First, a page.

Friday, October 18, 2013

LOUIS XIV Revokes the Edict of Nantes ~ October 18, 1685

The Edict of Nantes (sometimes spelled Edict of Nantz) was issued on April 13, 1598 by Henry IV of France to grant the Calvinist Protestants of France (also known as Huguenots) substantial rights in a nation still considered essentially Catholic. The main concern was civil unity, and the Edict separated civil from religious unity, treated some Protestants for the first time as more than mere schismatics and heretics, and opened a path for secularism and tolerance. In offering general freedom of conscience to individuals, the edict offered many specific concessions to the Protestants, such as amnesty and the reinstatement of their civil rights, including the right to work in any field or for the State and to bring grievances directly to the king. It marks the end of the religious wars that tore apart the population of France during the second half of the 16th century.


The Edict aimed primarily to end the long-running, disruptive French Wars of Religion. Henry IV also had personal reasons for supporting the Edict. Prior to assuming the throne in 1589 he had espoused Protestantism, and he remained sympathetic to the Protestant cause: he had converted to Catholicism only in 1593 in order to secure his position as king, supposedly saying "Paris is well worth a Mass". The Edict succeeded in restoring peace and internal unity to France, though it pleased neither party: Catholics rejected the apparent recognition of Protestantism as a permanent element in French society and still hoped to enforce religious uniformity, while Protestants aspired to parity with Catholics. "Toleration in France was a royal notion, and the religious settlement was dependent upon the continued support of the crown."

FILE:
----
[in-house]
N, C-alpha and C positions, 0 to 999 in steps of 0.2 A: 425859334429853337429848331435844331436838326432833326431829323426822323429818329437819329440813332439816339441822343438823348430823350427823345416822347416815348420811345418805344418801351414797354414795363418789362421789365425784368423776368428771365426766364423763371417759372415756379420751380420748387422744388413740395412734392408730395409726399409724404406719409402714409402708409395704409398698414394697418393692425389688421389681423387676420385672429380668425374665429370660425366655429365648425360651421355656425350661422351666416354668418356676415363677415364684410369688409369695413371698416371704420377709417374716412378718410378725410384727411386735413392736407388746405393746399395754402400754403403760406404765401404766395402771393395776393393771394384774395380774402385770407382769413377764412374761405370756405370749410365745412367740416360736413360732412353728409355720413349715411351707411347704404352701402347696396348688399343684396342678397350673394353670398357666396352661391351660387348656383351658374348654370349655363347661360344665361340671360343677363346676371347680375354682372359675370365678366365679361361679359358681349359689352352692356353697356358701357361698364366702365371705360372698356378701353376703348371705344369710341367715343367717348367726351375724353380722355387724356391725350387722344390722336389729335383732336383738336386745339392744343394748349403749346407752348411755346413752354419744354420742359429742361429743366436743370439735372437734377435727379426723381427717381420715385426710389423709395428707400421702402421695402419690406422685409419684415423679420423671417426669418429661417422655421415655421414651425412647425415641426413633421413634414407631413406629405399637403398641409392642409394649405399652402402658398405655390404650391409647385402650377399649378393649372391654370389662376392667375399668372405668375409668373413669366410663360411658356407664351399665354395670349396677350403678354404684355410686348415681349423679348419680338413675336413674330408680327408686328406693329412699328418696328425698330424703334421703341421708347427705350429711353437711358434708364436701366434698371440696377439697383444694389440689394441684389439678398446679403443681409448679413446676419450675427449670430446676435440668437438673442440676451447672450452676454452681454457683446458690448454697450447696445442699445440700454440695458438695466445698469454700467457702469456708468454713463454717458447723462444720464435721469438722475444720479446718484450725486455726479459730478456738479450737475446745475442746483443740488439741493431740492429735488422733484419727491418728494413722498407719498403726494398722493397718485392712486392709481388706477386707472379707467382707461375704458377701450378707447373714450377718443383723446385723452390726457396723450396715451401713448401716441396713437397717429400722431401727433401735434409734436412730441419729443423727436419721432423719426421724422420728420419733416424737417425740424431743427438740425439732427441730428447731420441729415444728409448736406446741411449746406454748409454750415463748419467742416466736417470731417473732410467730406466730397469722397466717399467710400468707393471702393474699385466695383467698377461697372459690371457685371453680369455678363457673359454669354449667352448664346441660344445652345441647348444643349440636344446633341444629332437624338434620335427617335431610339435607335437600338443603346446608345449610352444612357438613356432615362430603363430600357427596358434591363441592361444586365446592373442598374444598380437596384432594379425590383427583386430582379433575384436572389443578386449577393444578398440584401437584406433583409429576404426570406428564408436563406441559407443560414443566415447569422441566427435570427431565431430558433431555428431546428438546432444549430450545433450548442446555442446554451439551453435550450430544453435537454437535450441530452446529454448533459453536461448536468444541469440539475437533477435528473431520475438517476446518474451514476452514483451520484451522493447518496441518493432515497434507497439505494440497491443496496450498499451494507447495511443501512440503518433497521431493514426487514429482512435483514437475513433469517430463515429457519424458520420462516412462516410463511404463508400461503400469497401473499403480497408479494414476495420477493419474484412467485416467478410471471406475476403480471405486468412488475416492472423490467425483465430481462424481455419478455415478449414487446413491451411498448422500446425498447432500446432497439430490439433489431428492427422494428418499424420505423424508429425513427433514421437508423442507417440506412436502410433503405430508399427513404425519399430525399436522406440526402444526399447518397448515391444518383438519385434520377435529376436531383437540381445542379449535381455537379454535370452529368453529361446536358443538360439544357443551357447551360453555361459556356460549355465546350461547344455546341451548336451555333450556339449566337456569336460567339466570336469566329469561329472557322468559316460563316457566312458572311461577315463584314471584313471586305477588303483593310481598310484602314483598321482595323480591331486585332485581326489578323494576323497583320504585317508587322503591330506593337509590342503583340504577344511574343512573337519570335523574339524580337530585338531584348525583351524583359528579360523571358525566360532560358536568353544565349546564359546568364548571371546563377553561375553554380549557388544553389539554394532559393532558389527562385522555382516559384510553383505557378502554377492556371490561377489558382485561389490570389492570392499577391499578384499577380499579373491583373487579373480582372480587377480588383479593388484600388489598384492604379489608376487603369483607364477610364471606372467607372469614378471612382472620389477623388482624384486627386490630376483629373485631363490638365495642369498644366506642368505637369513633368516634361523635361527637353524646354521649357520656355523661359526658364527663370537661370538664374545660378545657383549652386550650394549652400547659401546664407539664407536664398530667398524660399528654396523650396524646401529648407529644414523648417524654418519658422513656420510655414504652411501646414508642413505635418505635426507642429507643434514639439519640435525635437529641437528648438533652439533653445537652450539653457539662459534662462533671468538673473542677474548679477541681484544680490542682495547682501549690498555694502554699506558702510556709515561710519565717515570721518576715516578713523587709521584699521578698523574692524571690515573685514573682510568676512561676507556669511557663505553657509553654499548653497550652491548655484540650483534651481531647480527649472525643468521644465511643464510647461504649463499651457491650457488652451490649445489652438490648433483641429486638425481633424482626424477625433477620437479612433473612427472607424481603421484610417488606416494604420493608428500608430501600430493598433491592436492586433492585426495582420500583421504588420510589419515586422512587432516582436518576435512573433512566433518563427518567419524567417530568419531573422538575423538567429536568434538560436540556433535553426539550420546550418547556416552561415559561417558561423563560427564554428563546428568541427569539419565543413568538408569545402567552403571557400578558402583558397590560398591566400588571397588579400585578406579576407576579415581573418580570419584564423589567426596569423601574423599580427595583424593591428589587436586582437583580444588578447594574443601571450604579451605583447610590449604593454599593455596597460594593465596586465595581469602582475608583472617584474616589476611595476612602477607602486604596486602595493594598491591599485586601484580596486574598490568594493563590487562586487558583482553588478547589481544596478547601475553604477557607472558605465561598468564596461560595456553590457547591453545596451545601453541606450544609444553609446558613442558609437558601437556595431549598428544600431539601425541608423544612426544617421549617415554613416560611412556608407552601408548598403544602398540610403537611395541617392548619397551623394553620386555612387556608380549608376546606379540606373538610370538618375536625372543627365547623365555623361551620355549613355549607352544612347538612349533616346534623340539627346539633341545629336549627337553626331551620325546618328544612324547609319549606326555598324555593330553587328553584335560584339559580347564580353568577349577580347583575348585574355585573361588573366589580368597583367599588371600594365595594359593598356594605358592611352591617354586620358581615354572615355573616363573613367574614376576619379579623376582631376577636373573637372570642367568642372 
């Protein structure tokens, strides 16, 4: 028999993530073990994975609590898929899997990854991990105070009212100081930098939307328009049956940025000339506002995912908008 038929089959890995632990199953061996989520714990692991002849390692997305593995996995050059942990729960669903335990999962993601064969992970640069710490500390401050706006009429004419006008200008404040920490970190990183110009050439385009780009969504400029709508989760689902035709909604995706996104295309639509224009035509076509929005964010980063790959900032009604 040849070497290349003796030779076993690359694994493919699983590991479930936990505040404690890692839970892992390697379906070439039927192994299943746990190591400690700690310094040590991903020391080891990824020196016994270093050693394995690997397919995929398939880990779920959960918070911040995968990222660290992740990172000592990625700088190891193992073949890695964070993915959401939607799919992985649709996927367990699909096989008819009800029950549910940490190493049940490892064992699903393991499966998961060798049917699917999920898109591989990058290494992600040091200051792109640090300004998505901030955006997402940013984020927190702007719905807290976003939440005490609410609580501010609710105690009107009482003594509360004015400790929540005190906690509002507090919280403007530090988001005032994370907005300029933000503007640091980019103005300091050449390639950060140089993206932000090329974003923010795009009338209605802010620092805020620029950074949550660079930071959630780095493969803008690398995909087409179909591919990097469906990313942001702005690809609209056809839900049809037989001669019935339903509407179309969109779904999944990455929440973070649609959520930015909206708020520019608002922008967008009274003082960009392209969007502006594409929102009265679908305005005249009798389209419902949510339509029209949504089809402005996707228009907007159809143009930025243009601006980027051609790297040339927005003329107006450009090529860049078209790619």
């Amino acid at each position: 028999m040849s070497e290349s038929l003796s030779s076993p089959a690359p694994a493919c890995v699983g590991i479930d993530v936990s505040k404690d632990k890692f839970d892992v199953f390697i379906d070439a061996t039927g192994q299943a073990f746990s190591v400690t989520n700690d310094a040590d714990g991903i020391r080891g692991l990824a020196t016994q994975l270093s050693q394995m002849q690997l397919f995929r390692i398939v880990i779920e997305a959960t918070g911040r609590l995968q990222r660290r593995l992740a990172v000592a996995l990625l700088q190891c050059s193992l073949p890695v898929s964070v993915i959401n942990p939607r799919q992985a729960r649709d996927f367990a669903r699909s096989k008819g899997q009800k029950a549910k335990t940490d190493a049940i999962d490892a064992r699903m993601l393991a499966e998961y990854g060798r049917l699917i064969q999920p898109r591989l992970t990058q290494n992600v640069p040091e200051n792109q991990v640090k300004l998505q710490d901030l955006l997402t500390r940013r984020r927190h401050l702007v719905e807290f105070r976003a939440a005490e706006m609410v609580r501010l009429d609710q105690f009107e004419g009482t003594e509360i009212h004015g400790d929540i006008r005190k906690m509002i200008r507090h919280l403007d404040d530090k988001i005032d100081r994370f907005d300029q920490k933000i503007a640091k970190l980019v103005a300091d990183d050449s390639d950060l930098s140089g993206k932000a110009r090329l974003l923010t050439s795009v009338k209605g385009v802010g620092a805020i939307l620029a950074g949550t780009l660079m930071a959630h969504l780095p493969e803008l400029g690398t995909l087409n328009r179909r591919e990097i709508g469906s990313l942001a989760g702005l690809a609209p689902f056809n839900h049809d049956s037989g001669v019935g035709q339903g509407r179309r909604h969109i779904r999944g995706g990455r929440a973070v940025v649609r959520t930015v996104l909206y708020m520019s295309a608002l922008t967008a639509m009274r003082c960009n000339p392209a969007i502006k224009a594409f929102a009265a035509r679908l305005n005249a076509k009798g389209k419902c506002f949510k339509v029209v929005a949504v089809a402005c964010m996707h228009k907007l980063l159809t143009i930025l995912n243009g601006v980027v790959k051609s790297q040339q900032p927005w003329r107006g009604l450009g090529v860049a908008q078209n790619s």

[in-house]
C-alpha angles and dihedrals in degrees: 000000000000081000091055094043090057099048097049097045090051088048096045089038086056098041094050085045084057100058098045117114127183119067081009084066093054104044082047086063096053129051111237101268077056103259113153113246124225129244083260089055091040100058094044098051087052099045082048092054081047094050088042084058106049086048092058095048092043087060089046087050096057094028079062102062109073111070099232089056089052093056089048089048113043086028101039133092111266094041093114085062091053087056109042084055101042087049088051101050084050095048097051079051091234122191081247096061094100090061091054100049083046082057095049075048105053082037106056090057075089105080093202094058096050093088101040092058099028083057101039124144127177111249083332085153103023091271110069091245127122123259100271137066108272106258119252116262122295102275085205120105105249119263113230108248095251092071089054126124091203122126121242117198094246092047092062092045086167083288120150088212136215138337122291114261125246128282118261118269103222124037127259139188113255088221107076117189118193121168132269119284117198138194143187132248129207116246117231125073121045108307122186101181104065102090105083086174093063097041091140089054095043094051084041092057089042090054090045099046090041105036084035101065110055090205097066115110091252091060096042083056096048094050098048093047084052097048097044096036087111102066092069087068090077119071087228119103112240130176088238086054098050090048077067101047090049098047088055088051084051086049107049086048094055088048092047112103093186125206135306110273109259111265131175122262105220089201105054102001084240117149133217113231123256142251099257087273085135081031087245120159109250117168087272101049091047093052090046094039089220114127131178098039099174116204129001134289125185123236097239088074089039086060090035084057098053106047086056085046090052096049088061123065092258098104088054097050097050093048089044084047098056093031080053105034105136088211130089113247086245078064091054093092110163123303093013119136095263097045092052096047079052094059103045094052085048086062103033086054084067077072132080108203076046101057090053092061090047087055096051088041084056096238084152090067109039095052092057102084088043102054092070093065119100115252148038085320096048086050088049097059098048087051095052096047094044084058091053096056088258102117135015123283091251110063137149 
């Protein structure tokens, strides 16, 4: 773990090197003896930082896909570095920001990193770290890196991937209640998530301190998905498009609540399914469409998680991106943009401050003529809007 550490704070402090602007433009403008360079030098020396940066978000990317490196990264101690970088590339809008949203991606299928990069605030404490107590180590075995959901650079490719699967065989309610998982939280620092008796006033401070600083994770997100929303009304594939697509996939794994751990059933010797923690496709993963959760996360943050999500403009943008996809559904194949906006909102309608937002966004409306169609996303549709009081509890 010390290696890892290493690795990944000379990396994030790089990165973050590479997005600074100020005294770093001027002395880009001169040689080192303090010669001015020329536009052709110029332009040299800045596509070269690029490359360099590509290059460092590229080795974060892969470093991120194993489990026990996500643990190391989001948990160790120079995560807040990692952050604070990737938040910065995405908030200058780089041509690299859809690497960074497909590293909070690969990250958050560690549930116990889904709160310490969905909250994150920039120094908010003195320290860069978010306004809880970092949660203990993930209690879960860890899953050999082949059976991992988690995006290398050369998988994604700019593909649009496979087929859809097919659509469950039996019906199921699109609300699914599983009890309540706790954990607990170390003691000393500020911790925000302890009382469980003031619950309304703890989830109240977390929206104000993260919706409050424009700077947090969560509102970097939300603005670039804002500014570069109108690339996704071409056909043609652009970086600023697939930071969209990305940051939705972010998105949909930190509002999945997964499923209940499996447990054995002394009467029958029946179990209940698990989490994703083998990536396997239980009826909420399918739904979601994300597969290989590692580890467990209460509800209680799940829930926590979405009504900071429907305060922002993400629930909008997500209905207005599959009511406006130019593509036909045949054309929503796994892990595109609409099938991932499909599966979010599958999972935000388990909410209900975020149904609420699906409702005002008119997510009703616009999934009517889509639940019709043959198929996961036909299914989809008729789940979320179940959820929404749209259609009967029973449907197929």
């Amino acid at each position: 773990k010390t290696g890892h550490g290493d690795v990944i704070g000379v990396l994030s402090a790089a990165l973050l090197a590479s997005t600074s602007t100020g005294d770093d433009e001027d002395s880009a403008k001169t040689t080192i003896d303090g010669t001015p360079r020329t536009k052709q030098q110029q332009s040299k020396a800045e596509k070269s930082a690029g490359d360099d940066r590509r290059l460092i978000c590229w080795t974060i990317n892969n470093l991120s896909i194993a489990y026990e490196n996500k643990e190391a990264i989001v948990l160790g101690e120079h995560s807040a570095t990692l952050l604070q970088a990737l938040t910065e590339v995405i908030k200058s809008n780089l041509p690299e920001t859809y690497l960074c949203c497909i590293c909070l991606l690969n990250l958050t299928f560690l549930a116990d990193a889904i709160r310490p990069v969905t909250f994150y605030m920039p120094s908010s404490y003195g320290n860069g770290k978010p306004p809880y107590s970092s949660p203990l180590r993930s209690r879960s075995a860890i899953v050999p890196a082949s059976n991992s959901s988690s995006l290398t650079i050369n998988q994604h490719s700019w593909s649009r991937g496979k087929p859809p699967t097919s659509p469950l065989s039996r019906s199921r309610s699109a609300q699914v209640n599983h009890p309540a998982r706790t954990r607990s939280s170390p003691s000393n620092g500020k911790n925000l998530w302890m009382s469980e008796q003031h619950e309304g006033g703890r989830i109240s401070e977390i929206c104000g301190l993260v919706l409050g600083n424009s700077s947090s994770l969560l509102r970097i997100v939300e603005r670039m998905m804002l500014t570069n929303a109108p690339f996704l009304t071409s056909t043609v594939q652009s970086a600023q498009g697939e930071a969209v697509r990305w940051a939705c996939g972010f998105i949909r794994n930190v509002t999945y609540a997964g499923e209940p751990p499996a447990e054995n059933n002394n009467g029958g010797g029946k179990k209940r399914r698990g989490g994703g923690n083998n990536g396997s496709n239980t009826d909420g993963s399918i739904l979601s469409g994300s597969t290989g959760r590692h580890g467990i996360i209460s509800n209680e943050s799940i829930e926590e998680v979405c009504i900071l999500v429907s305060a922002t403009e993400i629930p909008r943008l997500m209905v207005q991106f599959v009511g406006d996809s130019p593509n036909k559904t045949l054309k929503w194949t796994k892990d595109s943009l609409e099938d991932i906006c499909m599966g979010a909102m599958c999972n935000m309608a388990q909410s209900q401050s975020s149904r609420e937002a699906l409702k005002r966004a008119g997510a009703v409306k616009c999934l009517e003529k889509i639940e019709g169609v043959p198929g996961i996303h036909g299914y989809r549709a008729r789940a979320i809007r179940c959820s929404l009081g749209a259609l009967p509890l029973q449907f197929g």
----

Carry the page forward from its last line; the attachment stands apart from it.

Re-establishing royal authority in France required internal peace, based on limited toleration enforced by the crown. Since royal troops could not be everywhere, Huguenots needed to be granted strictly circumscribed possibilities of self-defense.

The Edict

The Edict of Nantes that Henry IV signed comprised four basic texts, including a principal text made up of 92 articles and largely based on unsuccessful peace treaties signed during the recent wars. The Edict also included 56 "particular" (secret) articles dealing with Protestant rights and obligations. For example, the French state guaranteed protection of French Protestants travelling abroad from the Inquisition. "This crucifies me," protested Pope Clement VIII, upon hearing of the Edict. The final two parts consisted of brevets (letters patent) which contained the military clauses and pastoral clauses. These two brevets were withdrawn in 1629 by Louis XIII, following a final religious civil war.

The two letters patent supplementing the Edict granted the Protestants places of safety (places de sûreté), which were military strongholds such as La Rochelle, in support of which the king paid 180,000 écus a year, along with a further 150 emergency forts (places de refuge), to be maintained at the Huguenots' own expense. Such an act of toleration was unusual in Western Europe, where standard practice forced subjects to follow the religion of their ruler — the application of the principle of cuius regio, eius religio.

While it granted certain privileges to Protestants, the edict reaffirmed Catholicism as the established religion of France. Protestants gained no exemption from paying the tithe and had to respect Catholic holidays and restrictions regarding marriage. The authorities limited Protestant freedom of worship to specified geographic areas. The Edict dealt only with Protestant and Catholic coexistence; it made no mention of Jews, or of Muslims, who were offered temporary asylum in France when the Moriscos were being expelled from Spain.

The original Act which promulgated the Edict, has disappeared. The Archives Nationales in Paris preserves only the text of a shorter document modified by concessions extracted from the King by the clergy and the Parlement of Paris, which delayed ten months, before finally signing and setting seals to the document in 1599. A copy of the first edict, sent for safekeeping to Protestant Geneva, survives. The provincial parlements resisted in their turn; the most recalcitrant, the parlement of Rouen, did not unreservedly register the Edict until 1609.